• Oh man, I am SO jealous that you got to see a launch! We were there the day of a scheduled SpaceX launch, but it got called off and rescheduled for a couple days later. So, it remains on our bucket lists. The thing about the VAB is it just doesn’t seem THAT huge when you look at it, but when you hear individual facts about it, or see photos from prior roll outs, you realize how enormous it is.

  12. One good thing is that like the space race, we are throwing a lot of resources at this and we will not only find a vaccine, there will be side benefits like improved masks, nbetter ventilators and other positive outcomes. Great post!

    • That’s a great point! In each of these huge scientific endeavors, scientists learn so much – much more than they were ever expecting. And it’s not just the biological scientists who will learn a lot, but also social scientists, economists, and industrial and supply chain experts. There will be so many lessons taken from this whole experience. I think, as a country, we’ll learn a lot of hard lessons, but, hopefully, it will lead to better days down the line.

  13. We had a blast (no pun intended! Lol) when we visited there in 2011. I thought for sure I wrote a blog post-nope, I started blogging a few months later. Reading yours refreshed my memory. We absolutely enjoyed every aspect of our tour. What you didnโ€™t mention was that we were able to meet an astronaut! He gave a wonderful first hand presentation and then we had a photo op with him. That was at the top of favorite things there. Weโ€™ll have to take our grandsons there when they get a little older. Wonderful history!

    • Ya know, I saw the “meet an astronaut” thing on the schedule, but we didn’t go. It was during the time we were at one of the other exhibits, and we were just trying to not put too much on the schedule. I would have loved to do it, though. I’m sure it would be fascinating to hear from them about their experiences directly. That’s the problem with a place like KSC – there is just So MUCH to see and do, you can’t possibly do it all. Even with two days!

      What a great place to take your grandsons! We saw a bunch of kids, of varying ages, all looking up at the rockets with their jaws on the floor. I mean, MY jaw was on the floor. I can’t imagine what it’s like for small kids! I’m sure they’d love every minute!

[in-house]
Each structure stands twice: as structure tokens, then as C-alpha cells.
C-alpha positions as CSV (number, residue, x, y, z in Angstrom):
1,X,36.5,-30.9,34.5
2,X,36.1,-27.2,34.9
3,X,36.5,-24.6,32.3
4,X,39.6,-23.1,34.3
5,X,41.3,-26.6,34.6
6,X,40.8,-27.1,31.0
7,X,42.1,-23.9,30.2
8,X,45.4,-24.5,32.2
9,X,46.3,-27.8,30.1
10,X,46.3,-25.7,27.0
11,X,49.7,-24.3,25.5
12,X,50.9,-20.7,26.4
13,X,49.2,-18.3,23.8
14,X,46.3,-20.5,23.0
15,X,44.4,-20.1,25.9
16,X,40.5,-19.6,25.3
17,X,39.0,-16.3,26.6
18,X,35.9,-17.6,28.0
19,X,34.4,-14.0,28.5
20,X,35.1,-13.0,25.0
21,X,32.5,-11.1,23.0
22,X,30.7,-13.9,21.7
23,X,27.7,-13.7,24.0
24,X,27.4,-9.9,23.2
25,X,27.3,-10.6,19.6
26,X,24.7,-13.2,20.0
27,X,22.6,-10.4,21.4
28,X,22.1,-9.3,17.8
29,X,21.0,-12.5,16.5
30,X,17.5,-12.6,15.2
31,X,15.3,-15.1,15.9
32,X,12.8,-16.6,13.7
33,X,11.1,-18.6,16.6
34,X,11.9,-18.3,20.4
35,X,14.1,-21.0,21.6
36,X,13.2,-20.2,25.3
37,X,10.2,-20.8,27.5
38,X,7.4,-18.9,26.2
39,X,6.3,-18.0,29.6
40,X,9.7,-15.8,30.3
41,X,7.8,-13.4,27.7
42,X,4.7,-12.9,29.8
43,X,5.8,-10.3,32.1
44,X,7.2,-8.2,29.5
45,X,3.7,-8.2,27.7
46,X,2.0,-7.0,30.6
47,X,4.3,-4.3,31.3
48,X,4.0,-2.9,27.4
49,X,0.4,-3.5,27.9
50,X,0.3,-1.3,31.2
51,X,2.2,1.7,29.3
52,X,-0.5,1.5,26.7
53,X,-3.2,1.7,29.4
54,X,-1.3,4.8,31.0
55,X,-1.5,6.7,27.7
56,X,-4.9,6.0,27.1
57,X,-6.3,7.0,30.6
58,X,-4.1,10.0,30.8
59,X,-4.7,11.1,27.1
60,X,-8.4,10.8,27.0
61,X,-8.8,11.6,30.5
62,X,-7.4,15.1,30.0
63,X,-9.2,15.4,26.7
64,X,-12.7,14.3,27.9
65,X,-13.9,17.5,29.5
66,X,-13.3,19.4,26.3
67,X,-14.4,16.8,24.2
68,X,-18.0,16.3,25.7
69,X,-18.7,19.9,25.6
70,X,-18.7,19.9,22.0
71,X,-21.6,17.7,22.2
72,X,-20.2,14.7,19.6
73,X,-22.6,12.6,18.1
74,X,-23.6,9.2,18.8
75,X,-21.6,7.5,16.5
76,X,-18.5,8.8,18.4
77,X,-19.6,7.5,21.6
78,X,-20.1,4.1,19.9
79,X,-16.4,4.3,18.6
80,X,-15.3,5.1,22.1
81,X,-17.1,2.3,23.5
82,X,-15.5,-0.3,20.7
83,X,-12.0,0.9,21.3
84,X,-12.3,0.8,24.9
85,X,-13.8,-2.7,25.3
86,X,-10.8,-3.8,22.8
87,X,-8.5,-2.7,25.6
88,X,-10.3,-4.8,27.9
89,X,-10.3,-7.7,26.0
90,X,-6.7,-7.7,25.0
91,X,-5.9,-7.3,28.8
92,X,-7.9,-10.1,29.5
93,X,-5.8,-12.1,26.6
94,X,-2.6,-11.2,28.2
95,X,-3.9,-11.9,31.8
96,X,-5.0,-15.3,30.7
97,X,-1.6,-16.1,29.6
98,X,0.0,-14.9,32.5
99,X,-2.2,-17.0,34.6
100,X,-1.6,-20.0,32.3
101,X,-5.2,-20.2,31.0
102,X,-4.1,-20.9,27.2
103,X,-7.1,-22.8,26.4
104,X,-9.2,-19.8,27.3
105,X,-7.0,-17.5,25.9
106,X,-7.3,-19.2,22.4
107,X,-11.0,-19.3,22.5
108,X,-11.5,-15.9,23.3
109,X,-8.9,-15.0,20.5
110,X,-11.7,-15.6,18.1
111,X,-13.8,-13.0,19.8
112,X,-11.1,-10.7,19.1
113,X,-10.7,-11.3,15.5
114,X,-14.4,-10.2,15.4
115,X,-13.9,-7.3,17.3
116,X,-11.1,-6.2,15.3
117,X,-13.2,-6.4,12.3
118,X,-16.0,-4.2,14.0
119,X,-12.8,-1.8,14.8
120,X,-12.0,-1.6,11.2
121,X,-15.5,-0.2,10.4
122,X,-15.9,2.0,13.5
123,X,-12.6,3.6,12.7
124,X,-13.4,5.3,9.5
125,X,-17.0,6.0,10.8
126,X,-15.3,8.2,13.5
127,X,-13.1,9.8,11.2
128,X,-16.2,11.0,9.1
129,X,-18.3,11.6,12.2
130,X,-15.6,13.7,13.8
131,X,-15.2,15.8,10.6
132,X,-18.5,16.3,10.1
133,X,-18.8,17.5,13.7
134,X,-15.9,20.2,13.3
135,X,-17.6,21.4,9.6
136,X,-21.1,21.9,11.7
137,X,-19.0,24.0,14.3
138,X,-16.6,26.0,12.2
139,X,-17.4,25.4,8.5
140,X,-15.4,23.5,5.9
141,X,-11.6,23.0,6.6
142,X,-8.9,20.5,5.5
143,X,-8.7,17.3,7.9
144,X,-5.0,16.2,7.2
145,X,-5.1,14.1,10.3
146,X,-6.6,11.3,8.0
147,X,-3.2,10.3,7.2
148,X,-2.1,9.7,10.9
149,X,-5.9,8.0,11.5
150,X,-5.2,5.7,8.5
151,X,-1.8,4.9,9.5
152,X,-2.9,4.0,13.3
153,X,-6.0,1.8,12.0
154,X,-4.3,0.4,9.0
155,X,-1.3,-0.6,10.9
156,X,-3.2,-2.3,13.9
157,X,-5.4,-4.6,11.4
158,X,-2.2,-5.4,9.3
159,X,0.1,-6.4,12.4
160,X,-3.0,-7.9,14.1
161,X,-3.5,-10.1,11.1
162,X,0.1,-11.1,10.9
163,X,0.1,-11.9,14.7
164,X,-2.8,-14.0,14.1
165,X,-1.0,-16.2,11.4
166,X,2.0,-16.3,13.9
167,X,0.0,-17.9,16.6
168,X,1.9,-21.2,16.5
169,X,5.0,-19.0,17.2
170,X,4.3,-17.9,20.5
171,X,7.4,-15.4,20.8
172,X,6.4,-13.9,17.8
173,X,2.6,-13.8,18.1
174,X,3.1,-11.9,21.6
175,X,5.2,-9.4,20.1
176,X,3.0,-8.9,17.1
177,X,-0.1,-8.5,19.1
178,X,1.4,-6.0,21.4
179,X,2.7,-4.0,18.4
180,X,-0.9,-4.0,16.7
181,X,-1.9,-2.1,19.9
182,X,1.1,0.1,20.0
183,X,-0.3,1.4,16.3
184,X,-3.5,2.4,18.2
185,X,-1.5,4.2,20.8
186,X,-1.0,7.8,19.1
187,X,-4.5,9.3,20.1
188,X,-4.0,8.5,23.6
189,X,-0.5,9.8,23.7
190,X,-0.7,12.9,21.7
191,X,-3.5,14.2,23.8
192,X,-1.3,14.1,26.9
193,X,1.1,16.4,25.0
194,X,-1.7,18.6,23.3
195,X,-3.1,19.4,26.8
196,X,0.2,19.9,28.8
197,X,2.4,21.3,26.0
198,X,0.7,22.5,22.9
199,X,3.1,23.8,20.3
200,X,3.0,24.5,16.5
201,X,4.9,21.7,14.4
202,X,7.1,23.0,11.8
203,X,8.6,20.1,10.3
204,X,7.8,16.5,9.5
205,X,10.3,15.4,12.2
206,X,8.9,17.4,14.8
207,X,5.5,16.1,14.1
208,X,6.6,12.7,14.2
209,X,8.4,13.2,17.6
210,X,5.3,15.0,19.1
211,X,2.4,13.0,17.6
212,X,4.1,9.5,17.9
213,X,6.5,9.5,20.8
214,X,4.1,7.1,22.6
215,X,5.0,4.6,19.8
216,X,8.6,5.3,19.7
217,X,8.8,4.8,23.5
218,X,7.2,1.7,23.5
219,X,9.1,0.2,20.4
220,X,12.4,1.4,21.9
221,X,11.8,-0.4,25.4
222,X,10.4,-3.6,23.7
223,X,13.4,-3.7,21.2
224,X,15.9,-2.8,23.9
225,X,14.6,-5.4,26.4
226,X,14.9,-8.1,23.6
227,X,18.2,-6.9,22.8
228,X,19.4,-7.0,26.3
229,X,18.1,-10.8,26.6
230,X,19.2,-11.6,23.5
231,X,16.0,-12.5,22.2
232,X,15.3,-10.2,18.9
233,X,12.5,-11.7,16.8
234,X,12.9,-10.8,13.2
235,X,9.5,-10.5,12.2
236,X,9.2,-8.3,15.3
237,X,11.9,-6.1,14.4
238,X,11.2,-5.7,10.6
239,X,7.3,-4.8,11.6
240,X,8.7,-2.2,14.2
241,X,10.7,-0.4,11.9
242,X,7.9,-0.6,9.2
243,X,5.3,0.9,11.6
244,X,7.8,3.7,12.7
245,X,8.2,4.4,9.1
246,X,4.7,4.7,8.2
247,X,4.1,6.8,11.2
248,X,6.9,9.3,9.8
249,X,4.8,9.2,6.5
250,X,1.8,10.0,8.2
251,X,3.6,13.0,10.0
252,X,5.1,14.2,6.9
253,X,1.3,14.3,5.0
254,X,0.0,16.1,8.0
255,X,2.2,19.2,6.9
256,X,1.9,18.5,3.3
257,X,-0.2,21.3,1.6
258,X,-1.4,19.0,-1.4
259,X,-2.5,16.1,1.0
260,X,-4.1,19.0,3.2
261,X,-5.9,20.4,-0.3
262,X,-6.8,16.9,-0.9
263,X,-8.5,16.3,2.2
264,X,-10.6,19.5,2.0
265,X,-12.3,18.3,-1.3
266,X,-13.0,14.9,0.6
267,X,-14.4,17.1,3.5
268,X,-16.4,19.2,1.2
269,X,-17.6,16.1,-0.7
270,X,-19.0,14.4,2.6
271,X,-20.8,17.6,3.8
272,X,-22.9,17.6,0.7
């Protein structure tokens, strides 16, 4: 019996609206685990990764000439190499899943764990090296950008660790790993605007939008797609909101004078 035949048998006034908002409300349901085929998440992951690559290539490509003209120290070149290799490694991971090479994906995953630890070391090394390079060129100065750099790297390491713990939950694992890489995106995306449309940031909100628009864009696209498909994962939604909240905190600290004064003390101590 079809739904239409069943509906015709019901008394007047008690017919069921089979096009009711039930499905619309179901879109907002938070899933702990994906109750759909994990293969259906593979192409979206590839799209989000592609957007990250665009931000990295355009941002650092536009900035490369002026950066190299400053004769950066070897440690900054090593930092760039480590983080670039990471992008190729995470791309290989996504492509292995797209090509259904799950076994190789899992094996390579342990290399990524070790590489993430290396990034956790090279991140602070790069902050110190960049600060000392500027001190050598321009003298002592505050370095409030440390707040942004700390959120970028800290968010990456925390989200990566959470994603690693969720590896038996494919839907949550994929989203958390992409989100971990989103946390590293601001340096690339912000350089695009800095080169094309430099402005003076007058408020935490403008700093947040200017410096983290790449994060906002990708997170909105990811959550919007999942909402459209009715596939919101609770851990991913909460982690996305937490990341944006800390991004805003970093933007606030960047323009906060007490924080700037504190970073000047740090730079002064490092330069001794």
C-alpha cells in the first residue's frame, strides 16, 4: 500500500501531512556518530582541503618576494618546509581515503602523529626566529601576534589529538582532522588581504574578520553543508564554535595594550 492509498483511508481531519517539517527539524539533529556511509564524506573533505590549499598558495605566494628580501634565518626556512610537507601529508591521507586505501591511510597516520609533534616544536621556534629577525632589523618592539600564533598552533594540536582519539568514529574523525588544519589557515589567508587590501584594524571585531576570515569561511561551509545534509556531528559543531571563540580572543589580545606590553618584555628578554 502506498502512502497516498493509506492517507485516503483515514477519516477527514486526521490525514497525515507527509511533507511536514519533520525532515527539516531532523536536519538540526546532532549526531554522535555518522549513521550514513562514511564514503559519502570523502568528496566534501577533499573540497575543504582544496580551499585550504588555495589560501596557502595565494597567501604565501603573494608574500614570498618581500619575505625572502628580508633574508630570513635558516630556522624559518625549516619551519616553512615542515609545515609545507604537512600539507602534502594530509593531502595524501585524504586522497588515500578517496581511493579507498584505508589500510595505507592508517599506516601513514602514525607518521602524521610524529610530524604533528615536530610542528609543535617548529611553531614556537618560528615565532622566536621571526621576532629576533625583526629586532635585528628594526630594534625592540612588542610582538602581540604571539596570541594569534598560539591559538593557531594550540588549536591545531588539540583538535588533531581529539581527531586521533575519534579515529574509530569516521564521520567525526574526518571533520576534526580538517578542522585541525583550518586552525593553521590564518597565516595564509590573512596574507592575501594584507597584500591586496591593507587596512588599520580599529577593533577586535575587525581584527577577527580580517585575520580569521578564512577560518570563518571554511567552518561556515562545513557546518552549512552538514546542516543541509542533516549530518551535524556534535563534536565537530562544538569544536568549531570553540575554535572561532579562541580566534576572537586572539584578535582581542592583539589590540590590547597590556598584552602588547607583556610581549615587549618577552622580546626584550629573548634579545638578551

14. We visited the KSC a few years ago and loved it. It was so much more than I had ever dreamed! Coincidentally, I am currently listening to the audiobook Into the Black. Those astronaut guys were so brilliant, plus all the others that made things work. Real brainiacs for sure.
    Take care, hope all is well.

    • Hey Tami!

      You know, my friend read this post and directed me to a podcast that she says is super interesting. It’s called 13 Minutes to the Moon, all about the various Apollo missions. It was produced by the BBC. If you’re interested in this stuff, you might want to check it out too! I hope you guys are doing well too. Crazy times, for sure.

  15. Fantastic exciting and interesting post with all sorts of “stuff” I never knew about… Such a good read. I was born and grew up in South Africa and I will never forget the day the American astronaut landed on the moon and the excitement that stirred across the globe. I kept the newspaper cutting about that because even though I was pretty young at the time, the history and momentous occasion did not pass me by. If I had not moved around the globe as much as we do I probably would still have that original cutting somewhere! I would love to visit the KSC one day. Thanks for such an interesting and informative post ….


    • Thanks, Peta! Whenever your travels take you to Florida, it is absolutely worth a stop, especially given your interest in these events. They really do a fantastic job bringing all the excitement back, and seeing these rockets and landers up close is just so cool! I hope you get to see it at some point!

  16. I am such a space nerd, I loved this article! I was at KSC to watch the launch of Mars Curiosity and stood right by that countdown clock in use. And I got to to inside the VAB, which is massive (seriously!) and get up close and semi-personal with Endeavour, which was getting prepped to go to CA (her new home). I haven’t seen the Atlantis installation or KSC VC since they upgraded, and here i am 1.5 hours away and I can’t freaking go (yet). Sigh. So your article was a wonderful distraction in this time of pandemic lockdown. Hope y’all are doing alright where you are.

    • Wow! You really had the whole experience! How lucky is that? I would have killed to see a rocket or shuttle launch. And being inside the VAB must have been incredible. I am definitely jealous. I hope you get to visit at some point. They’ve really done a great job with these newer exhibits. There’s so much we wish we could be doing these days, but alas, it will just make us appreciate things all the more when this is all over. Hope you are well too!